16 April

After Everything, What Remains? Nature…

by Jon Katz

When the poet Walt Whitman was in his 50’s he suffered a stroke and moved from Washington to New Jersey where he spent the rest of his life. In his mid-60’s, he wrote about the joy and satisfaction he found in life, despite his disabilities. The stroke was a part of his life, he wrote, not his life.

“After you have exhausted what there is in business, politics, conviviality, love, and so on — have found that none of these finally satisfy, or permanently wear – what remains? Nature remains, to bring out from their torpid recesses, the affinity of a man or woman with the open air, the trees, fields, the changes of seasons – the sun by day, and the stars of heaven by night.”

I love the idea that after all of our struggles and yearnings and triumphs and disappointments, there is nature. For most of my life I was disconnected from nature, as most of our countrymen and women are. If you live apart from nature, it is easy enough to forget it.

Living in nature is not natural for me, I was born in cities and lived in cities most of my life. When I exhausted what there was for me in my other life, and found that none of them permanently satisfied me, i  fled the familiar for the unfamiliar, for nature, for a life in the hills and with animals.

Nature satisfied me, it does not wear. In the morning, I listen to the donkeys crunching on their hay, their chomps are reassuring and grounding to me. I look up at the mists in the hills, as the sun streaking through the woods in the morning. Like everyone who loves nature, I fear for it.

Pope Francis calls on us to become painfully aware – in the face of arrogance and greed – to dare to turn what is happening to the world into our own personal suffering and thus to discover what each of us can do about it.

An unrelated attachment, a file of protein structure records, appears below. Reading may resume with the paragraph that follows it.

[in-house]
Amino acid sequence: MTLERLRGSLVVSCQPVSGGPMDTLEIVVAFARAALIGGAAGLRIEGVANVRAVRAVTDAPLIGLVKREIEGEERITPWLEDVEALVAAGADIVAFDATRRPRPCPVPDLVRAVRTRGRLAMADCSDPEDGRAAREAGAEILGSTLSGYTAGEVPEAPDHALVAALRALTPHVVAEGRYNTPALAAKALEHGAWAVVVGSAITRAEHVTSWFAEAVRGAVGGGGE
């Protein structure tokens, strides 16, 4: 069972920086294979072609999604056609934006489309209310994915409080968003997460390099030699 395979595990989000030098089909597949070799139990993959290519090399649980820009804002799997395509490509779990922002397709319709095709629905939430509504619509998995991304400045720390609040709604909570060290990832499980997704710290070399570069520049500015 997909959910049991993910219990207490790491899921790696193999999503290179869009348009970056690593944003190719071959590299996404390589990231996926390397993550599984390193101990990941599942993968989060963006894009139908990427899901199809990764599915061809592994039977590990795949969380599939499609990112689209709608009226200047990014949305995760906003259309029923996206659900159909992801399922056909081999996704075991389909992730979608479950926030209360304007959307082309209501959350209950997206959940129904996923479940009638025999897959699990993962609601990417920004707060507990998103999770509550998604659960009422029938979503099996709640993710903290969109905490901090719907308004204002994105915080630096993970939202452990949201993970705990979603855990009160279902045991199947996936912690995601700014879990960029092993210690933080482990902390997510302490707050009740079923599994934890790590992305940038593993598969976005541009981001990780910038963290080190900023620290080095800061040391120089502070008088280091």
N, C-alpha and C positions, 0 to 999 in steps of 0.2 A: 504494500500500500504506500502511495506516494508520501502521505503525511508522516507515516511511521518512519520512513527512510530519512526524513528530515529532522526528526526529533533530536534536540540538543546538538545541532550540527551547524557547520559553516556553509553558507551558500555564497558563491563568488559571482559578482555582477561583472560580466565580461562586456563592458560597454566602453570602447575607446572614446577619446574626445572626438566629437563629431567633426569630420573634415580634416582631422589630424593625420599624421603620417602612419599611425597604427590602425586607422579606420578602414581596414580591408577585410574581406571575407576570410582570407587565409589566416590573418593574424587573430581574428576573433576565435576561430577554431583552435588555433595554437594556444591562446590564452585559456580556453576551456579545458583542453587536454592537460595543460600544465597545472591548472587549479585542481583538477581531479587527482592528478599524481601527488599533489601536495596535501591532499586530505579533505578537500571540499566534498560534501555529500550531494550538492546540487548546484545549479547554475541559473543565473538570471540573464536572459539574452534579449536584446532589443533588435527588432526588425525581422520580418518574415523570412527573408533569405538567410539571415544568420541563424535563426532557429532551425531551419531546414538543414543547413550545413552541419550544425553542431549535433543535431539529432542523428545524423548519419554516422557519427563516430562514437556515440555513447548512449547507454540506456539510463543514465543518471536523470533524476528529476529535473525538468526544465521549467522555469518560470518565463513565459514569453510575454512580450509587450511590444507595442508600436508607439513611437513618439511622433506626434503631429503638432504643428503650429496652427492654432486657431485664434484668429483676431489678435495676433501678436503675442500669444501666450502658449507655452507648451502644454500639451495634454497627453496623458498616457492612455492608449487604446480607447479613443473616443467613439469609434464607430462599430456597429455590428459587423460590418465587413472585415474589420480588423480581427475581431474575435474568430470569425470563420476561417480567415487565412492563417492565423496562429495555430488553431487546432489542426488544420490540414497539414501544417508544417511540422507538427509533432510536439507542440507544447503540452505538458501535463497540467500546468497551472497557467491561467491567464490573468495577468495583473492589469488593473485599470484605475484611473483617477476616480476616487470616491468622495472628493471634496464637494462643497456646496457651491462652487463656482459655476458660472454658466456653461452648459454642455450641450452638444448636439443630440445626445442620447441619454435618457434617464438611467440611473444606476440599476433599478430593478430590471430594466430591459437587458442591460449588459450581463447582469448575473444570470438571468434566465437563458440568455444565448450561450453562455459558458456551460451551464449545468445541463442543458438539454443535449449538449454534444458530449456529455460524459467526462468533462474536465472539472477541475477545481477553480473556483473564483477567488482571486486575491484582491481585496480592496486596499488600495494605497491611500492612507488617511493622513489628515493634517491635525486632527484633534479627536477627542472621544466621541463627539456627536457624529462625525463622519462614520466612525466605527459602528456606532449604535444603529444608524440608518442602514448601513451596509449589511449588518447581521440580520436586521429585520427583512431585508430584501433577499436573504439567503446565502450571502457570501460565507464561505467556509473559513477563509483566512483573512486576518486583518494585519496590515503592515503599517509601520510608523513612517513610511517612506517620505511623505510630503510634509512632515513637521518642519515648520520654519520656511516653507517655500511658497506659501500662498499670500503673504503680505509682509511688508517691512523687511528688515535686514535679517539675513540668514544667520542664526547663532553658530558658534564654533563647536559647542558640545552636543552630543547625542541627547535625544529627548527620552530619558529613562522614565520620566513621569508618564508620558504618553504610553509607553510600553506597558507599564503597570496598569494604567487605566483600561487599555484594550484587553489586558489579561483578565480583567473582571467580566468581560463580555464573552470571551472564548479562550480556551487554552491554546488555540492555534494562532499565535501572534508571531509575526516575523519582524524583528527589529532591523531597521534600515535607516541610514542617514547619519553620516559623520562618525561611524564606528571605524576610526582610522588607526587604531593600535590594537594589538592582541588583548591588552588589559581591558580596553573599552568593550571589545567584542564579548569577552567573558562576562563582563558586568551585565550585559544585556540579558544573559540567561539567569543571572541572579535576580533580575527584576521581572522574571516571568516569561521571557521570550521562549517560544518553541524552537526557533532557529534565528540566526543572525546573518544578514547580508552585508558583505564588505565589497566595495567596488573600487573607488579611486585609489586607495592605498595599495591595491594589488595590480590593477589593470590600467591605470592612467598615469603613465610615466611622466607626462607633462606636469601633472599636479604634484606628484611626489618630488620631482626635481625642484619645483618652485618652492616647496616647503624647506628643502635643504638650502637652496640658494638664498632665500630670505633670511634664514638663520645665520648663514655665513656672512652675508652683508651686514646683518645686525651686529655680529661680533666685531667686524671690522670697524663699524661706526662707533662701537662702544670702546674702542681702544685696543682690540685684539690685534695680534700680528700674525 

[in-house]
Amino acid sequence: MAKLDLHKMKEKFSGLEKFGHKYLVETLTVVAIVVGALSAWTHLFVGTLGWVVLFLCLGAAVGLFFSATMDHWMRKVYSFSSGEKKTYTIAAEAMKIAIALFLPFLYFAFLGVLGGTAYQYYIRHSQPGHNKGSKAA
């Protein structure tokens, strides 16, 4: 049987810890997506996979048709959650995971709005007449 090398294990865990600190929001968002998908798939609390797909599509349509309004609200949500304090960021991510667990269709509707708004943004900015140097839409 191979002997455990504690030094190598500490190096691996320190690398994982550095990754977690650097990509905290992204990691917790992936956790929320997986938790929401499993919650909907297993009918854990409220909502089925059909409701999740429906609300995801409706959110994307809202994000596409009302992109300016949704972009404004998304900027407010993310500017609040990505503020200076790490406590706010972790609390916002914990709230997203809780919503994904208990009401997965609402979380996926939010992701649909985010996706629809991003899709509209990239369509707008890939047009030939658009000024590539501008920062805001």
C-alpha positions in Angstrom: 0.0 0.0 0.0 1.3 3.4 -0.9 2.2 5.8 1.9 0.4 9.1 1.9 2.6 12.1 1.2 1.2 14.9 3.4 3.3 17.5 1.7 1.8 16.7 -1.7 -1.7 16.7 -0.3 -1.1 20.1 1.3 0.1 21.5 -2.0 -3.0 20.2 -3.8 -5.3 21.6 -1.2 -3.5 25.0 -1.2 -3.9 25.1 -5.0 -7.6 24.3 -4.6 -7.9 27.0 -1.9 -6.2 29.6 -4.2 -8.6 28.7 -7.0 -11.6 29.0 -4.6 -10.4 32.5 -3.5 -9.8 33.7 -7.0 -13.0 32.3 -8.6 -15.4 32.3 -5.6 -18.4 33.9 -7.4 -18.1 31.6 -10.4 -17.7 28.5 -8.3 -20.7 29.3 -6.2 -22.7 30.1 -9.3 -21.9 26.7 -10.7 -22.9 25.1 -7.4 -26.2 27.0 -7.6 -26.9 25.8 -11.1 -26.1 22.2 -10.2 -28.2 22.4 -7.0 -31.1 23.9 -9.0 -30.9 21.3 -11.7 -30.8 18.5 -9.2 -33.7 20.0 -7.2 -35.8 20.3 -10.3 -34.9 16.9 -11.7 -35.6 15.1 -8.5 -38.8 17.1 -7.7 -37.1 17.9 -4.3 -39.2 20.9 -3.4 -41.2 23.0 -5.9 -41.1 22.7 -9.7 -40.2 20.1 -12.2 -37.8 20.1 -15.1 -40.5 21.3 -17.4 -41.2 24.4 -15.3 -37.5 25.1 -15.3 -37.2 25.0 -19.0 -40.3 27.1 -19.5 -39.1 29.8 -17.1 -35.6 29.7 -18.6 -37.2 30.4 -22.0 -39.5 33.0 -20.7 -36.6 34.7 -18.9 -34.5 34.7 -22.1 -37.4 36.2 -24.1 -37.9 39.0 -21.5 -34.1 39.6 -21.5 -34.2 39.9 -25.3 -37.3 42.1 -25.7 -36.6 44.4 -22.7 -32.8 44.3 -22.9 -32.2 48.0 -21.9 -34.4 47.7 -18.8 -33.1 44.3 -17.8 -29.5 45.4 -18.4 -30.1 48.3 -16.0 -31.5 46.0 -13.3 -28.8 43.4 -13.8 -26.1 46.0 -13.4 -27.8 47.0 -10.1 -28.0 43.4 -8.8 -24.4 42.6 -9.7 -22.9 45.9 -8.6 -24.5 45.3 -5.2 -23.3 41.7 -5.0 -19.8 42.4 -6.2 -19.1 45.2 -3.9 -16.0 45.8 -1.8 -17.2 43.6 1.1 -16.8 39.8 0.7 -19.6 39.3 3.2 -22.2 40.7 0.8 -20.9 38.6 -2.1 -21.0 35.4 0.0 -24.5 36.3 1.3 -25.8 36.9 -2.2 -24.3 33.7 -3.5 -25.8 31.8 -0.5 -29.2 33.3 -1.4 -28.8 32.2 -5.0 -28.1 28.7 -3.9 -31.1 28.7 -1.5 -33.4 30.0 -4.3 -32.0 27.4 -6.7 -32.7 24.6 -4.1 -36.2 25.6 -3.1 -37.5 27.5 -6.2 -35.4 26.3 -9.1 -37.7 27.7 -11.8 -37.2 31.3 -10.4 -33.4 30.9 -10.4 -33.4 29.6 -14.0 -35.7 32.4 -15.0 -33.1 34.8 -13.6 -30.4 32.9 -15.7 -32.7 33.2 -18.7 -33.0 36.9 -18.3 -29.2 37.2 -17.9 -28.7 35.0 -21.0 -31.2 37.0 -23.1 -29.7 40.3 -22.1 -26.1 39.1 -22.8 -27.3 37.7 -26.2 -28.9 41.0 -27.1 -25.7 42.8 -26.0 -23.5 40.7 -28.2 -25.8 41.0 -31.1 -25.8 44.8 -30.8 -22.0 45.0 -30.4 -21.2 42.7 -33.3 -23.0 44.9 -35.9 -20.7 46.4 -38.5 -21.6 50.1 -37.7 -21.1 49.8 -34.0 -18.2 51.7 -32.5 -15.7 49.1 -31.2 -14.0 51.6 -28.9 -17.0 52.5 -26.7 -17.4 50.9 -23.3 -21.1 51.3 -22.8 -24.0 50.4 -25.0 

I accept that call. I am aware of the dry ground, the washed out soil, the drying wells, the thinning creeks, the vanishing birds, the dying gardens, the vanishing bees, the dying trees. Nature is not a stranger to us, it is us. I can see what we are doing to it, every day, right out my window.

I wonder if it might happen that when we have amassed all of the wealth that there is in the world, and all of the power and come to see that none of these finally satisfy, or permanently wear, we will discover nature again and turn away from pollution, waste and the throwaway culture. And if so, I wonder of Mother Earth will ever forgive us and take us back?


  1. This strikes a chord with me. I recently read a novel, The Strange Bird, about a strange bird that escapes from a biolab, the bird’s travels, bitter struggles, harrowing transformations and a bit of mercy. By the time it reaches the destination it’s been moving towards, it is a changed thing (though still a strange bird.) I call it hope on a thread, that even if humans damage the planet so we can no longer live, the planet will survive and ultimately heal itself. Though I’d rather we did too, and will do what I can toward that end.

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